In Search of Jank: Fever Dreams

When I picked up Thrones with the release of the Second Edition core set, the refrain that I kept hearing from the many, many (many, many) podcast hosts at the time was an old 1.0 adage that “draw equals win”.

2.0 is a different game to 1.0, however, and that phrase has largely fallen out of use as players have adapted to the new world. But while draw might not be the key to victory these days, it’s still undeniable that draw at least equals good. It’s for that reason that I found the lukewarm reaction to Fever Dreams a little strange.

Released in the Fall of Astapor chapter pack, Fever Dreams offers a pretty tempting proposition: when opponents’ characters kneel (which they typically do on a regular basis), you draw cards.

So what’s the problem? It looks like there are two. The first is that a lot of successful Lannister decks are already not running draw cards like Lannisport and they don’t exactly have space for a similar effect in attachment form; the second is that Bestow has so far been something of a dud as keywords go.

If you’ve read the previous instalment of this column, then you’ll already know that my answer to the former is ‘then put it in a deck that isn’t an existing successful Lannister deck’. My answer to the second is to wonder if we can make Fever Dreams as exciting as Astapor, the only other bestow card to really take off so far.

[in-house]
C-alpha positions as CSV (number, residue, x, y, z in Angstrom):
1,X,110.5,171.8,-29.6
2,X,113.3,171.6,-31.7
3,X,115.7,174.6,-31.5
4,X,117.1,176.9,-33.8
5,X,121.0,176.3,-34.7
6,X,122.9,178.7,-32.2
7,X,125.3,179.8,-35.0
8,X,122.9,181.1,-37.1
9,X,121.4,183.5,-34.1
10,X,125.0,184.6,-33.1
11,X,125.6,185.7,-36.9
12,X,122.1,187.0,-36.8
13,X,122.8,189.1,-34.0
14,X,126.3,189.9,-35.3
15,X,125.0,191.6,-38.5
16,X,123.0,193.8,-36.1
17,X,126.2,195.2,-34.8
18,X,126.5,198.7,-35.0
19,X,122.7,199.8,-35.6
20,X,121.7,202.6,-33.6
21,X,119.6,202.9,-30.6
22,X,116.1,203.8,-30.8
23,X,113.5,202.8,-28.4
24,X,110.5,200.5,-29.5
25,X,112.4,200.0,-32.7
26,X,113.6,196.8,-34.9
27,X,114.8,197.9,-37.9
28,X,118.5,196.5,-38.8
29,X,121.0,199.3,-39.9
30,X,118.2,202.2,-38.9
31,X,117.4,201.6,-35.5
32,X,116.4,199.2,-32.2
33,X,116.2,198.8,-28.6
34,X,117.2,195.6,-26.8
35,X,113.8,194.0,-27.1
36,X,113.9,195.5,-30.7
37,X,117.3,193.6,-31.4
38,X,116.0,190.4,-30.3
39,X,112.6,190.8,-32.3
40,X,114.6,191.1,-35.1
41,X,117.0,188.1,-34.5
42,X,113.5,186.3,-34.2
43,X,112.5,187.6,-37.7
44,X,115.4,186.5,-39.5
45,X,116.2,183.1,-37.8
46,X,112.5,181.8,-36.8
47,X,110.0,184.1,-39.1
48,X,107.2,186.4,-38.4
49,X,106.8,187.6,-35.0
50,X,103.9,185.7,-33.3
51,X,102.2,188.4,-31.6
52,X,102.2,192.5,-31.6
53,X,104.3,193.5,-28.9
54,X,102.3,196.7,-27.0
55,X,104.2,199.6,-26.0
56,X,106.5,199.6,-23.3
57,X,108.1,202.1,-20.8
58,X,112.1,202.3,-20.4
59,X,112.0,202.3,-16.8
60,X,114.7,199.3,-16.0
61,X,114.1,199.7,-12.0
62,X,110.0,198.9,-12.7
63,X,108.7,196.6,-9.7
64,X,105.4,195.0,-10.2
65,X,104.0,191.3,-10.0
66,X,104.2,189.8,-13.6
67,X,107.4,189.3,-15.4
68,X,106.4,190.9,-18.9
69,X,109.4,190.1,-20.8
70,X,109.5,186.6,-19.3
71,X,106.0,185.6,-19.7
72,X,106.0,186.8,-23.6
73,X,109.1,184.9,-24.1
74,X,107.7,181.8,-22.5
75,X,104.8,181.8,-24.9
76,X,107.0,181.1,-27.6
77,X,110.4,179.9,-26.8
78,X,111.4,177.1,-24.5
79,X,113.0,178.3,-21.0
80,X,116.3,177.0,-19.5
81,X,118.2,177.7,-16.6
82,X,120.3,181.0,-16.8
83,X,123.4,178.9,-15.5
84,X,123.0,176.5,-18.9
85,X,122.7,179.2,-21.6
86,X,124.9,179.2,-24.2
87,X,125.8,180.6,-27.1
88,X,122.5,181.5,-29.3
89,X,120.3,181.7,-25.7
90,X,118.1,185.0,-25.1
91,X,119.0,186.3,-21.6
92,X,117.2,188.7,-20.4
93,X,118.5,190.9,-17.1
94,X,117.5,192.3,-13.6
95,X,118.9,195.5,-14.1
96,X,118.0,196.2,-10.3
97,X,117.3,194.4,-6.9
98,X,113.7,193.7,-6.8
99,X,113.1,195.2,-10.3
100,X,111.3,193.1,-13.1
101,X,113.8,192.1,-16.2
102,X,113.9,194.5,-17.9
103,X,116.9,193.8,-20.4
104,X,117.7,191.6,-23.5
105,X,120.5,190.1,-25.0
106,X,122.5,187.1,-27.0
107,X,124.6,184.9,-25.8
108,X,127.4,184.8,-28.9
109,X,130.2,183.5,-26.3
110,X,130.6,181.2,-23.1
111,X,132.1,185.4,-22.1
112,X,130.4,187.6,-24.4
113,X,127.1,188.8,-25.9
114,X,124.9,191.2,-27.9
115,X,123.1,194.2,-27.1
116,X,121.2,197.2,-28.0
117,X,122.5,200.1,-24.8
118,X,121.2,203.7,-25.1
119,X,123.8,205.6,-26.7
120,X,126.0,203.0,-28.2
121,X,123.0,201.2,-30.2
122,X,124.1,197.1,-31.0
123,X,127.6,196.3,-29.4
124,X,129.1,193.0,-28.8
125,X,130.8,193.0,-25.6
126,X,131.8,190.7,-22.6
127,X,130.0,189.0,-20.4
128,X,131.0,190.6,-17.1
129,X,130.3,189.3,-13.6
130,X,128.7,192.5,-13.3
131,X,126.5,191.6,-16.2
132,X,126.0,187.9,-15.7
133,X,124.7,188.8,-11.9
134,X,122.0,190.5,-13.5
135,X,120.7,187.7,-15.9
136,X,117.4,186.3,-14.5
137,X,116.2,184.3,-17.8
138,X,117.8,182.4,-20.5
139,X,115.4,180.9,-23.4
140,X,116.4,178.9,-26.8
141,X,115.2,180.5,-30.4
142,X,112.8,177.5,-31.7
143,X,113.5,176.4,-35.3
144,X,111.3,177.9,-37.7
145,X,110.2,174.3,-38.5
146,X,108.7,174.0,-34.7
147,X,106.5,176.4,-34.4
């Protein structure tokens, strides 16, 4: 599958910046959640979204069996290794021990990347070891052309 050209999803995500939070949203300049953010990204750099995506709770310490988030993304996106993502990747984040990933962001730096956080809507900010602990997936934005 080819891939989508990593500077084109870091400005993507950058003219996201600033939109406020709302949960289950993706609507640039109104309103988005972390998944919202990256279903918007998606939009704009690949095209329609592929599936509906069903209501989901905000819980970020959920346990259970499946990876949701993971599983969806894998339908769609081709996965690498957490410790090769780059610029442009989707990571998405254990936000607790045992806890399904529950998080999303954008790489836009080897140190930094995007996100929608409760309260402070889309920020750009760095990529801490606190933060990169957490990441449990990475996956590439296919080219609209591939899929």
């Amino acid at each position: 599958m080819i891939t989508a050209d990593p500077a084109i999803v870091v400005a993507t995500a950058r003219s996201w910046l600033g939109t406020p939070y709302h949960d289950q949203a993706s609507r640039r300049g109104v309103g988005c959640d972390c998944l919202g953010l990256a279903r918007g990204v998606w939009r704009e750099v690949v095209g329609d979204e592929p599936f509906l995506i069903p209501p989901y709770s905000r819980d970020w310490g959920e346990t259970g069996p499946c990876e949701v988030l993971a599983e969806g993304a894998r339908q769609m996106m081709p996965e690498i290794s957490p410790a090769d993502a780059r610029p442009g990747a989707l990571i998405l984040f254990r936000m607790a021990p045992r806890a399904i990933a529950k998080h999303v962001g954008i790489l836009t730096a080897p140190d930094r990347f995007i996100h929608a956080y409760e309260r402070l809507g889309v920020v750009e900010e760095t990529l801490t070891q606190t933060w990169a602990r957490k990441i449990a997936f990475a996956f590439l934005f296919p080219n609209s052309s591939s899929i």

There won’t be much suspense about which faction/agenda combo we’ll be trying in this article to make best use of Fever Dreams: it has to be Lannister/Banner of the Stag. We’re building around a card that profits from kneeling characters, and a Baratheon banner offers both the methods to do that kneeling and some redundancy of profits.

When building a deck based around one key card that I want to exploit, I ask myself these questions to draft the list:

  1. Which other cards are the keys to making my chosen card perform to its potential?
  2. Which other cards do I want to include as cheeky one-ofs that might get a chance to shine within that framework?
  3. When all of the above cards are included, what is the deck missing? Which cards would plug the gaps in the list?

After finishing question 3, I check my numbers. If I’m under 60 cards, I can potentially add more cards that fit question 2. If I’m over 60 cards, I’m probably going to have to cut from 2s before I start cutting from 3s; as long as our desired combo is working, we want the deck to actually function so the gap-plugging is more important than bonus pieces.

So let’s answer question 1. What are the key cards to getting the most out of Fever Dreams?

2x Filthy Accusations. Seems simple enough. Put attachment on key character. Forcibly kneel them for cards in the plot phase. Take the decision out of your opponent’s hands. Even if you don’t see the Dreams, Filthy is a decent effect with decent gold and initiative.

3x Tywin Lannister (Core). Well, we do have to pay for the attachment and its bestow cost and a board of our own. Just because we’re playing jank doesn’t mean that we’re turning down one of the most impactful characters available to us.